Prof. Jayanth R. Varma’s Financial Markets Blog

A blog on financial markets and their regulation

Grand daddy of algorithmic trading bites the dust?

The ten minutes of mayhem in the US stock market last Thursday may have involved the oldest form of algorithmic trading – the stop loss order. We do not often think of the stop loss order as algorithmic trading, but that is what it is. If its conditions are satisfied, it executes without seeking any confirmation from the person who placed the order.

These days, it is usually a computer which implements the stop loss order, but even in the old days when a human broker implemented it, the stop loss was an algorithm. Whether the hardware on which an algorithm runs is made of silicon or of carbon is totally immaterial.

When I blogged last week about the dangers of market orders, I did not realize that many of the market orders that executed at absurd prices on Thursday afternoon in the US might have been stop loss orders. When the stop loss limit is breached, the stop loss order becomes a market order and executes blindly against whatever bids are available. This can be a prescription for disaster in fast moving markets as an avalanche of stop losses can eat through the entire order book and execute at penny prices as well.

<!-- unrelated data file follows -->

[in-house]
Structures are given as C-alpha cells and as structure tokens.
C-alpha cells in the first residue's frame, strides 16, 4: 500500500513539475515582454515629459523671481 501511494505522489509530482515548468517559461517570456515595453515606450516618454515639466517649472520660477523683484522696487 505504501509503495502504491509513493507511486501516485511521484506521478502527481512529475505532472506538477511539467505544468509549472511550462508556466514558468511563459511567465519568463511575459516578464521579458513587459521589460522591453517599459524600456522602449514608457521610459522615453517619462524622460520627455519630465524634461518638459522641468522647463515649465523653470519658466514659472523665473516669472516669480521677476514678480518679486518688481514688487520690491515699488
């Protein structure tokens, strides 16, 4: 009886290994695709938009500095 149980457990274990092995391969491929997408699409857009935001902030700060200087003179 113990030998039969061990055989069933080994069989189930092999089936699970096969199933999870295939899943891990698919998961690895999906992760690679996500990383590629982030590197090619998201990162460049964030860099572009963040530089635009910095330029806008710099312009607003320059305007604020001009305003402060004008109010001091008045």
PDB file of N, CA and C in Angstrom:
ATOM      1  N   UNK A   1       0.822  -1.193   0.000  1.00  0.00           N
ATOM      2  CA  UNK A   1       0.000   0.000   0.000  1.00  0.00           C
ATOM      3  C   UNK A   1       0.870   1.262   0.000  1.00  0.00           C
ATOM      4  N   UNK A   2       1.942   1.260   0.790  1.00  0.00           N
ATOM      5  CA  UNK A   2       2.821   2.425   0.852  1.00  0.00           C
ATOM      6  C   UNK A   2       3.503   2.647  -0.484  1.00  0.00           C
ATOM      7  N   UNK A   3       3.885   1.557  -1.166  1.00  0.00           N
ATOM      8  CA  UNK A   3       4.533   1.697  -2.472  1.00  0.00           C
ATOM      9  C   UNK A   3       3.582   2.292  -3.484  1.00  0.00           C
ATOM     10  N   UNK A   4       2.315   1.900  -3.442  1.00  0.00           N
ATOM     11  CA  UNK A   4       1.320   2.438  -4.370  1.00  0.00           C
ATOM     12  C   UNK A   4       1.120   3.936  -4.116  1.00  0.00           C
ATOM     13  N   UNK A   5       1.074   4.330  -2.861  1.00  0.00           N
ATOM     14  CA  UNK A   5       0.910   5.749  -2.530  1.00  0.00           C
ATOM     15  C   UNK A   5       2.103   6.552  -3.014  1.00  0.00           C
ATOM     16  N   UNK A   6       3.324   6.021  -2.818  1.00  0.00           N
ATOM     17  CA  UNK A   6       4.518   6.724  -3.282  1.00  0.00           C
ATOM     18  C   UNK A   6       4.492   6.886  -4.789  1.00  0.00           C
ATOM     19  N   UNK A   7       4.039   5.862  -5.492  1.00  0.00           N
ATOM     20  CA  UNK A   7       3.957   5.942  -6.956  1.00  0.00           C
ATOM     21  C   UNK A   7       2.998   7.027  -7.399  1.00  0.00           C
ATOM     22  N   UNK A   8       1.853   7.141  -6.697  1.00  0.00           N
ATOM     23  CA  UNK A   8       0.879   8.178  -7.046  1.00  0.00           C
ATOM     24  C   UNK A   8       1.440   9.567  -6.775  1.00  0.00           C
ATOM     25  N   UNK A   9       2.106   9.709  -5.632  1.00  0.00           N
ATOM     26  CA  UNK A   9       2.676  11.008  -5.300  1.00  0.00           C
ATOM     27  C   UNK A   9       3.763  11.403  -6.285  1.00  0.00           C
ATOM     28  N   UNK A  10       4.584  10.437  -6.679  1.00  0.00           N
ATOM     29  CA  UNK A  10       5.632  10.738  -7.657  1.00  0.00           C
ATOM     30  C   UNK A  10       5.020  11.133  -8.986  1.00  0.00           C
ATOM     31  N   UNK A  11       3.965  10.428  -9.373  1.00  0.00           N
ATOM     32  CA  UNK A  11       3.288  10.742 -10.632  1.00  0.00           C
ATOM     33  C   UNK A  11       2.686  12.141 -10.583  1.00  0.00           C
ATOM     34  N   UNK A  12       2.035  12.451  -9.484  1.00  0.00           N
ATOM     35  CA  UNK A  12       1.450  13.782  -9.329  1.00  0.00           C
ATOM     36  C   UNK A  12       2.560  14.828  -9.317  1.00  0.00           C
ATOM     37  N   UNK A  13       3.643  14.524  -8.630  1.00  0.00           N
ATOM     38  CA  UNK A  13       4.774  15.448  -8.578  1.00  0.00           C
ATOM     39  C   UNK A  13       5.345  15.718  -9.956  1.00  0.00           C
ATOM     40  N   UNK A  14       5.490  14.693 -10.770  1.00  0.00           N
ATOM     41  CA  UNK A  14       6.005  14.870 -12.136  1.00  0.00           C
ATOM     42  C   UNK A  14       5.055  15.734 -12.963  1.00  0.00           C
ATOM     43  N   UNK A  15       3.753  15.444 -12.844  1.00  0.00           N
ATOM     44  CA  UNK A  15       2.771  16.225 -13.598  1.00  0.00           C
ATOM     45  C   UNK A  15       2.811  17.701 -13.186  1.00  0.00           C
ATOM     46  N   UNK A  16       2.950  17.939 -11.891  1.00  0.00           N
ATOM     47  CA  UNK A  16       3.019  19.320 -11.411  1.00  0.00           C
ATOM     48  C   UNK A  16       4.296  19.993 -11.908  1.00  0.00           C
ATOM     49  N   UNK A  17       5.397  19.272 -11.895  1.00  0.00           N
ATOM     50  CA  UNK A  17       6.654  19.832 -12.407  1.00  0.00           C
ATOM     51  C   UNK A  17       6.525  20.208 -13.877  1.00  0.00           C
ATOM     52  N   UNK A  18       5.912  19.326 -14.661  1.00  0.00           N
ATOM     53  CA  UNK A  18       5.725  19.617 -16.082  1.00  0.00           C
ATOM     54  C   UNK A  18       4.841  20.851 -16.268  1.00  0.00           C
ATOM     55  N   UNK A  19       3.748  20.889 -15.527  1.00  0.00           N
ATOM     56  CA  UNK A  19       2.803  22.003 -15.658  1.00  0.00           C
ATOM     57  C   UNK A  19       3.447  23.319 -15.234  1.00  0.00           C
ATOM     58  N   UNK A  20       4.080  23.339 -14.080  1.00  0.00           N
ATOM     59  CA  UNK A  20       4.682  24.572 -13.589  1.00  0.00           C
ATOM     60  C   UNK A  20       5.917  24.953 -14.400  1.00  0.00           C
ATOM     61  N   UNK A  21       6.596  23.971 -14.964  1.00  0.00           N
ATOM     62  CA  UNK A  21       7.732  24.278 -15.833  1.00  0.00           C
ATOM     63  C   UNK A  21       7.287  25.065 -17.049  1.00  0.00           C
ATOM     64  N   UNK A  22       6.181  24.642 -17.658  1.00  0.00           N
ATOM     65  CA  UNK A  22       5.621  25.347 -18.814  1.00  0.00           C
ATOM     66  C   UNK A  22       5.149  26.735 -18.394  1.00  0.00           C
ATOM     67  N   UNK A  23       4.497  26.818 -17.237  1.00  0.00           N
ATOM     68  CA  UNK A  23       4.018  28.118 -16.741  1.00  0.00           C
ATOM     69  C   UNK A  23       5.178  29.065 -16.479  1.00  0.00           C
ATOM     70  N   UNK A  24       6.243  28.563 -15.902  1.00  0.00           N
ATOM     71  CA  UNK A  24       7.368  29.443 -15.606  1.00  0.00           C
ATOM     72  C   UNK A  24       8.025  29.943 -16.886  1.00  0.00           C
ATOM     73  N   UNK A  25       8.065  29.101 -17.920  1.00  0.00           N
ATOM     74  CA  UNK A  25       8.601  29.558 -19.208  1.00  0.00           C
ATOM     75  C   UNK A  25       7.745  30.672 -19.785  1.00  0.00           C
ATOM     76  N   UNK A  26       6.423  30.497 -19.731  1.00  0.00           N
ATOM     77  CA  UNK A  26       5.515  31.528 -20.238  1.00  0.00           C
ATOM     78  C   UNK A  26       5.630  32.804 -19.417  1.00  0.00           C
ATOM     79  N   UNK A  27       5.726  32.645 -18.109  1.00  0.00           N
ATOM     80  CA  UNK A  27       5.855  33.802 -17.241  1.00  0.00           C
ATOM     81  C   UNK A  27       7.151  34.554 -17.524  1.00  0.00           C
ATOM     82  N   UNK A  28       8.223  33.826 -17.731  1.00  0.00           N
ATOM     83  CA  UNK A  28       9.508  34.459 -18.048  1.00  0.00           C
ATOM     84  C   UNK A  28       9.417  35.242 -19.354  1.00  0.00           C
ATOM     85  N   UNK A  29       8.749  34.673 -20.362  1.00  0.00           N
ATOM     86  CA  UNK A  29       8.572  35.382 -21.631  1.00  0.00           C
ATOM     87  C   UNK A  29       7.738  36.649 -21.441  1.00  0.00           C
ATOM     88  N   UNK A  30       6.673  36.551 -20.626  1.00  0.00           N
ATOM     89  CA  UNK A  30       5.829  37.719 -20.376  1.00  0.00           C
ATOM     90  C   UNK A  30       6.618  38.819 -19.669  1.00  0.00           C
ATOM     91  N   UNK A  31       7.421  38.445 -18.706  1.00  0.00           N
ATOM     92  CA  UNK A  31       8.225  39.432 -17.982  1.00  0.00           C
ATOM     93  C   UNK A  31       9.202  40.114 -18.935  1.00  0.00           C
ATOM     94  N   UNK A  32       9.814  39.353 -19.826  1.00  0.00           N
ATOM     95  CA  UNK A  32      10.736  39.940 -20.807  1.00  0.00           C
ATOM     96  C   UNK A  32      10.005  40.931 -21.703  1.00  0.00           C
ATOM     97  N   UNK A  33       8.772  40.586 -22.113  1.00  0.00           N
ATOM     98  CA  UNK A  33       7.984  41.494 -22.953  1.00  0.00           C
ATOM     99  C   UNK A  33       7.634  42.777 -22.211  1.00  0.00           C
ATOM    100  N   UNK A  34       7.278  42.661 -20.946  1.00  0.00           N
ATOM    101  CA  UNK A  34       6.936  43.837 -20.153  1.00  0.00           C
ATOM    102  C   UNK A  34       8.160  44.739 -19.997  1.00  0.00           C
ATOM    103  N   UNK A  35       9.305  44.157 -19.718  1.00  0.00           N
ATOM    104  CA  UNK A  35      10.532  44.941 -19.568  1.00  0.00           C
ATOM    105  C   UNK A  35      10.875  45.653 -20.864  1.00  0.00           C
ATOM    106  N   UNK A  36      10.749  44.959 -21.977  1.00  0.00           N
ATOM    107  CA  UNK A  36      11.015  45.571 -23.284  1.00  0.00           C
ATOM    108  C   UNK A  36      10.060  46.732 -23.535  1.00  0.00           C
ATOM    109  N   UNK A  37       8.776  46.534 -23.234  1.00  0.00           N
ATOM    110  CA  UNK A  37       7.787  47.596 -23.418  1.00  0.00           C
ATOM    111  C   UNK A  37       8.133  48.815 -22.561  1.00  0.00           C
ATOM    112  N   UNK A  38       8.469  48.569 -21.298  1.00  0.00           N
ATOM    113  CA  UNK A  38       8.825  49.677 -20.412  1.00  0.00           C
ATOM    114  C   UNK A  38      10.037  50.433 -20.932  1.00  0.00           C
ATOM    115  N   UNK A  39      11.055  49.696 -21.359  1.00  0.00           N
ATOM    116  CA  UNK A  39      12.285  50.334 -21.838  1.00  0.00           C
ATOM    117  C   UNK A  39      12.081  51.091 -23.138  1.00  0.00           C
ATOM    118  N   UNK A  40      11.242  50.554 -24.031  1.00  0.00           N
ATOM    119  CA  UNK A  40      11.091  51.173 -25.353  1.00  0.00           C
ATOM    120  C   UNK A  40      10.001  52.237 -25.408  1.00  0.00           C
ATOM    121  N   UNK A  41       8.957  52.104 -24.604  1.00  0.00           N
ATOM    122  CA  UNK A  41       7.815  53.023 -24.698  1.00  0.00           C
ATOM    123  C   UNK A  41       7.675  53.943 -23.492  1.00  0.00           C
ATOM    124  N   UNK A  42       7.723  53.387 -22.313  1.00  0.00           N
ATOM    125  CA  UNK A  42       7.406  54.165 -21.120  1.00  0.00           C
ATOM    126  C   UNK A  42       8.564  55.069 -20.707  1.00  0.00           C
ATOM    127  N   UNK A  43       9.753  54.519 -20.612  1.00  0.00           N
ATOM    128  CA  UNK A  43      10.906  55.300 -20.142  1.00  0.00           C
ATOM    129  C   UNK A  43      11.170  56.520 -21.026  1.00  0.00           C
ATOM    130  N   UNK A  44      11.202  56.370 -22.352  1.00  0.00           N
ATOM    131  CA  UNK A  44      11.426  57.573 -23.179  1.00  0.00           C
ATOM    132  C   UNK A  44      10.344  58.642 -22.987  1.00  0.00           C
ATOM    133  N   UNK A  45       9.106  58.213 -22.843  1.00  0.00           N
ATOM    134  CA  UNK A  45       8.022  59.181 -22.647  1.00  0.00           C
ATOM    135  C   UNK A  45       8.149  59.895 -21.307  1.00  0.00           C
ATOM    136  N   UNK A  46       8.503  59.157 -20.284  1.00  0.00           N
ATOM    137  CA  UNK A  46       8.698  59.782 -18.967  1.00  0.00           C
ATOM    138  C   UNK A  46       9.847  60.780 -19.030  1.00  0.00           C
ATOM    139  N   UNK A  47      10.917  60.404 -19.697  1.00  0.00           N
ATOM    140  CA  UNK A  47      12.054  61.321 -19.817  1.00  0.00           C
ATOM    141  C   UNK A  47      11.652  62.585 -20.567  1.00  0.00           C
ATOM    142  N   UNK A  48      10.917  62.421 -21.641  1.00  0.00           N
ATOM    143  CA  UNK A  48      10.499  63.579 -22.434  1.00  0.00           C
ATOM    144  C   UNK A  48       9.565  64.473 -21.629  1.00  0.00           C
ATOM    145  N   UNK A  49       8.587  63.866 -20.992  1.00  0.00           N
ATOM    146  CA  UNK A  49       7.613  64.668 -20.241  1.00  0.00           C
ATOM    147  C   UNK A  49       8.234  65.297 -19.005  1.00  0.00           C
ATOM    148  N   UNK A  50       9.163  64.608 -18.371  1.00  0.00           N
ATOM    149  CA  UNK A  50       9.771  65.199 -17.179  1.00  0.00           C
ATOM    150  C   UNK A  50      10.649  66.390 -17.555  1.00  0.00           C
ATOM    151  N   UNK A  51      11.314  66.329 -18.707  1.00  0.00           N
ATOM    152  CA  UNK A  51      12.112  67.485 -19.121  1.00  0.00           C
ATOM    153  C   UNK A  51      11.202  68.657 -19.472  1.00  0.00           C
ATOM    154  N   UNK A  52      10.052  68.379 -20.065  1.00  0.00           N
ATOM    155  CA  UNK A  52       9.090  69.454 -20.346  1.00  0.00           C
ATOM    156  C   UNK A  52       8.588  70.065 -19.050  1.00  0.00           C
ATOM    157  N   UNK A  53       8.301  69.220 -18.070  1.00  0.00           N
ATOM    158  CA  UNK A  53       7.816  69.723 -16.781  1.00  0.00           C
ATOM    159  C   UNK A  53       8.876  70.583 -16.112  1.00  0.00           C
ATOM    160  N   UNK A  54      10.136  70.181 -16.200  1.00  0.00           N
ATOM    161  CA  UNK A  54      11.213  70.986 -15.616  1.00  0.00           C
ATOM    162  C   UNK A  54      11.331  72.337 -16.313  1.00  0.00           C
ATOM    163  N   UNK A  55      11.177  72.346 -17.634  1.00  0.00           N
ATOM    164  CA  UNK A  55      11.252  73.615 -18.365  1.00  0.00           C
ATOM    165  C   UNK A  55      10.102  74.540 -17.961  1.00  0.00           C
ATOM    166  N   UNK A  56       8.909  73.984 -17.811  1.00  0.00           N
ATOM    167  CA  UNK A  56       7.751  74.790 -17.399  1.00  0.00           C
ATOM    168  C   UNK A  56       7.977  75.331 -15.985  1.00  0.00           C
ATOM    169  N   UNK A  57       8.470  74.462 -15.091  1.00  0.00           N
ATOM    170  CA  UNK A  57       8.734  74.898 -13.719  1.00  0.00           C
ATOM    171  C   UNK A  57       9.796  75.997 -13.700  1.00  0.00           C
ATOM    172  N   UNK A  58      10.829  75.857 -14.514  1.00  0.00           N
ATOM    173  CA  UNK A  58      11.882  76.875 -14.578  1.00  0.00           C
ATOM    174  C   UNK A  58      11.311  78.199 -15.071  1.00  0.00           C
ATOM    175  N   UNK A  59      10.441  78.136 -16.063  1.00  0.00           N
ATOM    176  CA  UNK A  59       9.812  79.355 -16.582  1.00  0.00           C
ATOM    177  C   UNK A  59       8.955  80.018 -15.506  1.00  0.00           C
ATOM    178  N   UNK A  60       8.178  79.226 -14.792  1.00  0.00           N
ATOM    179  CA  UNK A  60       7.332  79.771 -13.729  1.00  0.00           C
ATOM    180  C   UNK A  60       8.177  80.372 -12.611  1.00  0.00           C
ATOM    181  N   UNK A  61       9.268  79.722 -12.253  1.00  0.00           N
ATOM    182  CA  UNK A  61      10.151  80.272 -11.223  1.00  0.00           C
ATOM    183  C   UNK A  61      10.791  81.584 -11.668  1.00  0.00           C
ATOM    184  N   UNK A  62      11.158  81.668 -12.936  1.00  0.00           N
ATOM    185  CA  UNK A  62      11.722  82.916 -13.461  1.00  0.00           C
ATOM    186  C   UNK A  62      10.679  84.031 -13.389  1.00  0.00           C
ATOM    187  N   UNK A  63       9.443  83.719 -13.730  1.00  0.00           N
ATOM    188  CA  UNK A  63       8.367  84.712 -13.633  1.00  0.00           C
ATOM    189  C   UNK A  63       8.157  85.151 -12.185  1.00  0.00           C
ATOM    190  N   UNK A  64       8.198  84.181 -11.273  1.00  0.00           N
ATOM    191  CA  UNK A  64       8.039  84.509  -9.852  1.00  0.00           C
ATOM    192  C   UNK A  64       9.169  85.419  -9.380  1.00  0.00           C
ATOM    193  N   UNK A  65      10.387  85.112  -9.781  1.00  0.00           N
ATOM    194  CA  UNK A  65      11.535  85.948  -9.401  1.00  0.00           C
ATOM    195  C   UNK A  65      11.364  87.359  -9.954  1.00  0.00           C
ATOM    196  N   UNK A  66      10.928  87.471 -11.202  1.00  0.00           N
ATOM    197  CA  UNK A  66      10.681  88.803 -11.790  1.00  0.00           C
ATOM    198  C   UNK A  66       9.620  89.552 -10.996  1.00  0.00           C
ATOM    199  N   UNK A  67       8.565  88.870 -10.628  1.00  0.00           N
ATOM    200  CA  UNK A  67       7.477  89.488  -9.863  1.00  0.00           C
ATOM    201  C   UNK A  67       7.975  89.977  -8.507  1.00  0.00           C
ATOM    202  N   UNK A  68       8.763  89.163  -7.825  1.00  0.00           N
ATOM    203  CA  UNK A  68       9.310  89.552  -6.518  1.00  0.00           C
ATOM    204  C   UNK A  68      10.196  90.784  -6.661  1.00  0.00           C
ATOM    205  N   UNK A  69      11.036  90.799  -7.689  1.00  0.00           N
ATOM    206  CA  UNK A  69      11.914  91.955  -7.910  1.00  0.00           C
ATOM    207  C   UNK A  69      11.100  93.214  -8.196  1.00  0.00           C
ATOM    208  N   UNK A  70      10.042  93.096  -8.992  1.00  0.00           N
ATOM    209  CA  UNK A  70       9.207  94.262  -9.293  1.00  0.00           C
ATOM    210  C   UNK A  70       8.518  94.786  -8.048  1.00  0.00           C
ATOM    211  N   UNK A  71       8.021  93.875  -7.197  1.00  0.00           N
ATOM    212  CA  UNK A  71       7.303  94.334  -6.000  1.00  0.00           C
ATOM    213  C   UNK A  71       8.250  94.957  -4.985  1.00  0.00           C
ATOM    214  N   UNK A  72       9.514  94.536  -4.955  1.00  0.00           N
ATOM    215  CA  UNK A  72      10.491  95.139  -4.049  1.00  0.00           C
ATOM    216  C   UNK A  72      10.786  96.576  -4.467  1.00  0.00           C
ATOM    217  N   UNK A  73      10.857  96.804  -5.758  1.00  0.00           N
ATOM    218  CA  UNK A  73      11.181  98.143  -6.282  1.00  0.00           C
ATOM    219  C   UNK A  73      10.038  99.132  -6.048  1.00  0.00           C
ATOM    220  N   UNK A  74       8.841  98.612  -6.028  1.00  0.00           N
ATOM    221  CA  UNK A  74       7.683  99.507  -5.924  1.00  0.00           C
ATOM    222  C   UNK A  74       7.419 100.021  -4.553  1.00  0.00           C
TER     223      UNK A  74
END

Ironically, stop loss orders might not only have been a big victim of Thursday’s “flash crisis,” but might have been one of its major causes as well. Stop losses are inherently destabilizing as they aggravate the current trend. By demanding liquidity when it is least available, they degrade market quality. By making investors complacent about risks (the stop loss order is supposed to limit losses!), they tend to make investors reckless. All the more reason why these people ought not to have been bailed out by cancelling trades.

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2 responses to “Grand daddy of algorithmic trading bites the dust?

  1. Jayanth Varma May 12, 2010 at 8:45 am

    Sorry. “Flash Crisis” should be “Flash Crash”

  2. PS May 12, 2010 at 11:08 am

    For each trade which is canceled, there is the participant which lost money and is bailed out by the cancellation and the counter party which would have profited from the trade.

    As far as the counter party is concerned, it took a risk during an extremely volatile phase and the compensation is now being revoked.

    Is there no regulation which can avoid such arbitrary and discretionary exercise of power?

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